Finally, Laura Kinsale and Linda Barlow try to figure out who readers – and authors root for: the hero or heroine? They are actually two of the very few that don’t try to justify the genre’s supposed weaknesses and strengths to the public, presenting theories and facts without declaring every other sentence, “Lawyers/doctors/professionals read our books too!” Anne Stuart and Elizabeth Lowell defends the mean, dark dangerous heroes, while Mary Jo Putney explains how unpleasant aspects like dyslexia and incest can be explored in romances too.
Women do things in romance, Judith Arnold says – women aren’t objects. Then Brittany Young contradicts her by praising virginity in the heroine, and Krentz says that virginity is a “symbol” for trust. So much for heroines not being objects.
As one could probably guess from my glib tone, this book isn’t exactly perfect home run with me. I love Laura Kinsale’s article on the androgynous hero – she has a point (to me at least), sometimes readers do identify with the hero. Linda Barlow presents a nice counterpoint saying that sometimes authors identify with their hero too. Articles by Daphne Clair and Susan Elizabeth Phillips are perfect for funny, anecdotal evidences that romance readers find in their romances a sense of empowerment. In romance, women are strong, and they tame the beasts in their alpha males. Women’s on top, they rule!
But it is also frustrating to read Dangerous Men and Adventurous Women because this book came out in 1992, at a time when the genre is still dealing with the specters of rapist heroes and submissive heroines. Hence I guess the sometimes defensive tone of the book can’t be helped. But it also presents an ideal situation where an author is free to try out new plots, tackle themes relevant to society (rape, incest, handicap, etc), all the while creating fresh and unique stories of love. A part of me can’t help comparing the fresh-eyed optimism and determination of these authors to what they are writing today: formulaic, trite, safe stories. It’s like watching fresh-faced young men joining the army, full of patriotism and idealistic dreams, only to lose it all in Vietnam. All those promises and reassurances, where’s the goods? It’s quite disappointing really.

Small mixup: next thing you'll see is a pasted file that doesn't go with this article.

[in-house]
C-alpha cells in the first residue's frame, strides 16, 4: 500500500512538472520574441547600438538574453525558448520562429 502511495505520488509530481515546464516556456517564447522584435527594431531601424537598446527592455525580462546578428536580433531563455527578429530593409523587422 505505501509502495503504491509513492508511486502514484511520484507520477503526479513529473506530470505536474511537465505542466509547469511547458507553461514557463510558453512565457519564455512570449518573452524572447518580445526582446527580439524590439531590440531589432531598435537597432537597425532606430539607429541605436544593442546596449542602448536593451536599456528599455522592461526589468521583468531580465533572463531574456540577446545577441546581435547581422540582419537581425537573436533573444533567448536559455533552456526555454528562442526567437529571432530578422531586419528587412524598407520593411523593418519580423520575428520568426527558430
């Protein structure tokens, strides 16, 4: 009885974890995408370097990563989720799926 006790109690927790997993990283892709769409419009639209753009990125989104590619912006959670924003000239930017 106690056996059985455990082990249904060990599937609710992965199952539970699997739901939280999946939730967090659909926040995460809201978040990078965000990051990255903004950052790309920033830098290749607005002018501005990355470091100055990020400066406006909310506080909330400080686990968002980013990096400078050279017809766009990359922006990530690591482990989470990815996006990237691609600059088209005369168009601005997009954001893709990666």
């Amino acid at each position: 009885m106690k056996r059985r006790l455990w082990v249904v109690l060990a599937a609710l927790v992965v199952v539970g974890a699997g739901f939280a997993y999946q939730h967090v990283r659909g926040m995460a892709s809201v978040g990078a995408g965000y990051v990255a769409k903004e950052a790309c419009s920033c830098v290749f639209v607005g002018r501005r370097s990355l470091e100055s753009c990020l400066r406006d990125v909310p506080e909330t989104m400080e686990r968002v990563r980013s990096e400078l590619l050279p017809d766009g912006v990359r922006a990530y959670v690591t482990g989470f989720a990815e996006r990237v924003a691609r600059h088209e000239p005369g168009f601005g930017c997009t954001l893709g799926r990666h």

In the end, I have mixed feelings about this one. On one hand it is exhilarating to read about the genre discussed intelligently. There’s no pretentious pontificating. Romance is read because it is entertaining, and no, it doesn’t cure cancer. So what if happy endings are unrealistic, it says – fiction is all about escape, giving the readers a means to experience emotions vicariously as well as a form of catharsis. These reasonings are well articulated – to the point of overkill at times. If the skeptics still sneer, well, they’d have to face the fact that nobody pretty much cares about what they think. We are romance readers and we are secure in our intelligence, and please, pass over the happily-ever-after please.
But obviously these authors care. They also, at the same time, emphasize the fact that readers want virginity, alpha males, and happily ever afters. While they love writing, they also want the snobs to understand that it’s all part of a big picture. This can backfire: the justifications here can be extrapolated into an excuse to produce dull, trite, by-the-formula stuff. After all, it’s all a Formula with hymen and testosterone as the key ingredients – and formula’s good. Twist a little of this argument, and we can also use the formula as an excuse for slipshod books. After all, the Formula is romance, is it?
I can’t help but to wonder how this book will turn out if romance readers contributed to a project like this.